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*Cupid: A Tale of Love & Desire* by Julius Lester- young adult book review


Cupid: A Tale of Love & Desire
by Julius Lester
Grades 10+ 368 pages Harcourt January 2007 Hardcover    

Not since the 1981 movie Clash of the Titans has mythology been so entertaining.

It’s playtime for the author as he retells Apuleius’s famous Cupid and Psyche tale. Julius Lester retells the story through the voice of a chatty storyteller who, much to his frustration, is often interrupted by the story itself. Story is obviously listening closely, because he speaks up when he feels he needs to. Storyteller and Story have disagreements over the importance of details like names in the story, and the speed at which the tale should be told. But with permission from Story, the Storyteller fills in details missing in the original Cupid and Psyche story. For example, Storyteller names the “name-naked” kingdom “Kingdom-By-The-Great-Blue Sea.” And you never know what will come out of Storyteller’s mouth. He surmises the nameless King and Queen must address each other somehow, and he imagines they use names like “Honey” and “Good Lips.” The Storyteller figures he’s telling the story the way it should be told today, and all the while he’s interjecting what he knows, in his heart, about love.

Storyteller tells a story about what it feels like to have love - and to lose it. Cupid comes to know for the first time what love is, but he also learns how to appreciate it, be worthy of it, and keep it. Cupid would never have met the beautiful Psyche if his mother, Venus, hadn’t sent him down from Olympus to earth to destroy her. But Cupid falls in love with Psyche immediately- and he didn’t even use his bow and arrow to do it. His bow and arrows have the power to scare, and he uses that fear to his advantage when he takes his plan to marry Psyche to Apollo, a God who cannot lie. But continuing to love Psyche and keeping her safe means disobeying Venus, something Cupid has never dared before.

Psyche’s beauty is a burden on her kingdom, and it ultimately makes her lonely. Her beauty is even noticed in Olympus; Venus is twistedly jealous of Psyche’s beauty because Venus herself is supposed to be the most beautiful woman in creation. In her marriage to Cupid, Psyche’s loneliness stays with her, and her two vengeful sisters use this to help them destroy her. Despite the many warnings from Cupid, Psyche reveals too much information to her sisters and, most devastatingly, she takes their advice. That advice results in breaking a promise she has made to Cupid. Cupid flees out of anger and pain. While Cupid is gone, Venus finally gets her hands on Psyche. Psyche must solve four tasks given to her by Venus, tasks that are designed to kill her. With unexpected allies in the Sun, Pan, the Four Winds and others, Psyche is not denied what she needs to acquire. Cupid isn’t denied what he wants most of all, either. And with a new “Pleasure” in his life, I bet Cupid comes to understand love even more.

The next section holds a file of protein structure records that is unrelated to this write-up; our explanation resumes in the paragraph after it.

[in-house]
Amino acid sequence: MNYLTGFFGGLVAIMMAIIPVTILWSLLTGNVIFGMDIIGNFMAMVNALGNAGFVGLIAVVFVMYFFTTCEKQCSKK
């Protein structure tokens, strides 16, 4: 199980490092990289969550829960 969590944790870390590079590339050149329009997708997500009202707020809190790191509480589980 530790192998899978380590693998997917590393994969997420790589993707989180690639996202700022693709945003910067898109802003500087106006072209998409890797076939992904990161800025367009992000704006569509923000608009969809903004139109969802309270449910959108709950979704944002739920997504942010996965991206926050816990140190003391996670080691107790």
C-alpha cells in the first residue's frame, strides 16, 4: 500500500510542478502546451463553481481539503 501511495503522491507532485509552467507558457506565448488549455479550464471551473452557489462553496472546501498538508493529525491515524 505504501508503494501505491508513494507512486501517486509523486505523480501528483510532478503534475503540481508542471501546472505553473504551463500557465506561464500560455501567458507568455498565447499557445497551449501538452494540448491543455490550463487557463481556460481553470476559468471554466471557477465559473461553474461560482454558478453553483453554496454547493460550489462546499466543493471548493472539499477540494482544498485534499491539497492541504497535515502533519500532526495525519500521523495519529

Even though Story is impatient and won’t let Storyteller tell all the details he’d like, we do learn a lot about the immortal Gods and Goddesses living in Olympus. Venus lives in a huge palace, where on the second floor are the spirits of people who have been hurt in love stay. And even though the Gods and Goddesses are immortal, they are not without their weaknesses. And these weaknesses come across in this story. In addition, the Storyteller incorporates other little tales into the main story for some background and history. For example, in telling the story of Venus and Adonis, readers will be reminded of how Adonis’s blood came to be the anemone, or the wind flower, that we see today.

In this book, we also see the many gods and goddesses “behind the sky” in Olympus, even the lesser-known deities such as Oizys, the Goddess of pain. In this story, she is the masseuse in Olympus. But we also see the gods and goddesses come down to earth to deliver messages or to visit their temples and glimpse their offerings.

Julius Lester is the winner of the Coretta Scott King Author Award and the author of over twenty books for youth. It’s effortless to learn about mythology with Julius Lester’s Cupid.

Young adult book reviews for ages 12 and up - middle school and high school students

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  Tanya Boudreau/2006 for curled up with a good kid's book  

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